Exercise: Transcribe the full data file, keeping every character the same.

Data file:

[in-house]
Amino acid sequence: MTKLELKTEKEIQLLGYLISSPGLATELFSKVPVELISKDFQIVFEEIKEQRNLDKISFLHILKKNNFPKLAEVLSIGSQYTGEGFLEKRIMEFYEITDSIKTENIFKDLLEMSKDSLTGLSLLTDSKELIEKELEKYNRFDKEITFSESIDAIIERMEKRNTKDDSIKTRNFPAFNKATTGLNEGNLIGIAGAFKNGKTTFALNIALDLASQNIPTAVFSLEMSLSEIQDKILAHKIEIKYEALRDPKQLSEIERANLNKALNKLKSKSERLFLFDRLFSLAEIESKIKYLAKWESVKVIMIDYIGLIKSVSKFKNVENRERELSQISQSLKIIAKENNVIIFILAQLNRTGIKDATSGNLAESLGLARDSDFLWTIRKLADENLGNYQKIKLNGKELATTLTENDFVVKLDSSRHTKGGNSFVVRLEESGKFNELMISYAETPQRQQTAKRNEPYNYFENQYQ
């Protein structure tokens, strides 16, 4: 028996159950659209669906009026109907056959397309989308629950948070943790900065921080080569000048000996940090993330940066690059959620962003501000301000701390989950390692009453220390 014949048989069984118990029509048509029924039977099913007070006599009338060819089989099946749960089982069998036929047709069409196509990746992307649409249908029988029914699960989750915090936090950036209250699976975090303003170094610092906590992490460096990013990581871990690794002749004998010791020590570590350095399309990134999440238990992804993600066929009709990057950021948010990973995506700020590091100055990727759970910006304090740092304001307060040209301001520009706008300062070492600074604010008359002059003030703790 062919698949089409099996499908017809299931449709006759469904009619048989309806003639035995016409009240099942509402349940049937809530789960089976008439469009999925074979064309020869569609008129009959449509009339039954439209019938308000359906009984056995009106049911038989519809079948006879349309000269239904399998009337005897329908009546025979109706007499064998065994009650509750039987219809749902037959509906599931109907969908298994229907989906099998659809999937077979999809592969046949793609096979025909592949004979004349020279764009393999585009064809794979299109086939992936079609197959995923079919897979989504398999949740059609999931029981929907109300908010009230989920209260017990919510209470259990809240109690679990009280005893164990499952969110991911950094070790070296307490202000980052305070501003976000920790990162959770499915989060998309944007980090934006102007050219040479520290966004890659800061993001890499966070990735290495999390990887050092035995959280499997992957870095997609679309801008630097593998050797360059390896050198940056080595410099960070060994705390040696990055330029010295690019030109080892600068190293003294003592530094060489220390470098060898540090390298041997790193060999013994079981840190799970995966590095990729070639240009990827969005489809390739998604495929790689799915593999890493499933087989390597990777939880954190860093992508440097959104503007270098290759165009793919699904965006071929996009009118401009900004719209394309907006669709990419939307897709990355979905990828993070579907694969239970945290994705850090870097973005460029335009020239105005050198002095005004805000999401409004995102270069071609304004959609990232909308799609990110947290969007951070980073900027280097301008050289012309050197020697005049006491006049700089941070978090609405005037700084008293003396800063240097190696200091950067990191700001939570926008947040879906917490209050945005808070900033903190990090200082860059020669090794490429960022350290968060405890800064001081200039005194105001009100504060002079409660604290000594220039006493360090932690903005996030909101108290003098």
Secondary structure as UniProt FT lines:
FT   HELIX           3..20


[in-house]
Amino acid sequence: MTKLELKTEKEIQLLGYLISSPGLATELFSKVPVELISKDFQIVFEEIKEQRNLDKISFLHILKKNNFPKLAEVLSIGSQYTGEGFLEKRIMEFYEITDSIKTENIFKDLLEMSKDSLTGLSLLTDSKELIEKELEKYNRFDKEITFSESIDAIIERMEKRNTKDDSIKTRNFPAFNKATTGLNEGNLIGIAGAFKNGKTTFALNIALDLASQNIPTAVFSLEMSLSEIQDKILAHKIEIKYEALRDPKQLSEIERANLNKALNKLKSKSERLFLFDRLFSLAEIESKIKYLAKWESVKVIMIDYIGLIKSVSKFKNVENRERELSQISQSLKIIAKENNVIIFILAQLNRTGIKDATSGNLAESLGLARDSDFLWTIRKLADENLGNYQKIKLNGKELATTLTENDFVVKLDSSRHTKGGNSFVVRLEESGKFNELMISYAETPQRQQTAKRNEPYNYFENQYQ
């Protein structure tokens, strides 16, 4: 028996159950659209669906009026109907056959397309989308629950948070943790900065921080080569000048000996940090993330940066690059959620962003501000301000701390989950390692009453220390 014949048989069984118990029509048509029924039977099913007070006599009338060819089989099946749960089982069998036929047709069409196509990746992307649409249908029988029914699960989750915090936090950036209250699976975090303003170094610092906590992490460096990013990581871990690794002749004998010791020590570590350095399309990134999440238990992804993600066929009709990057950021948010990973995506700020590091100055990727759970910006304090740092304001307060040209301001520009706008300062070492600074604010008359002059003030703790 062919698949089409099996499908017809299931449709006759469904009619048989309806003639035995016409009240099942509402349940049937809530789960089976008439469009999925074979064309020869569609008129009959449509009339039954439209019938308000359906009984056995009106049911038989519809079948006879349309000269239904399998009337005897329908009546025979109706007499064998065994009650509750039987219809749902037959509906599931109907969908298994229907989906099998659809999937077979999809592969046949793609096979025909592949004979004349020279764009393999585009064809794979299109086939992936079609197959995923079919897979989504398999949740059609999931029981929907109300908010009230989920209260017990919510209470259990809240109690679990009280005893164990499952969110991911950094070790070296307490202000980052305070501003976000920790990162959770499915989060998309944007980090934006102007050219040479520290966004890659800061993001890499966070990735290495999390990887050092035995959280499997992957870095997609679309801008630097593998050797360059390896050198940056080595410099960070060994705390040696990055330029010295690019030109080892600068190293003294003592530094060489220390470098060898540090390298041997790193060999013994079981840190799970995966590095990729070639240009990827969005489809390739998604495929790689799915593999890493499933087989390597990777939880954190860093992508440097959104503007270098290759165009793919699904965006071929996009009118401009900004719209394309907006669709990419939307897709990355979905990828993070579907694969239970945290994705850090870097973005460029335009020239105005050198002095005004805000999401409004995102270069071609304004959609990232909308799609990110947290969007951070980073900027280097301008050289012309050197020697005049006491006049700089941070978090609405005037700084008293003396800063240097190696200091950067990191700001939570926008947040879906917490209050945005808070900033903190990090200082860059020669090794490429960022350290968060405890800064001081200039005194105001009100504060002079409660604290000594220039006493360090932690903005996030909101108290003098």
Secondary structure as UniProt FT lines:
FT   HELIX           3..20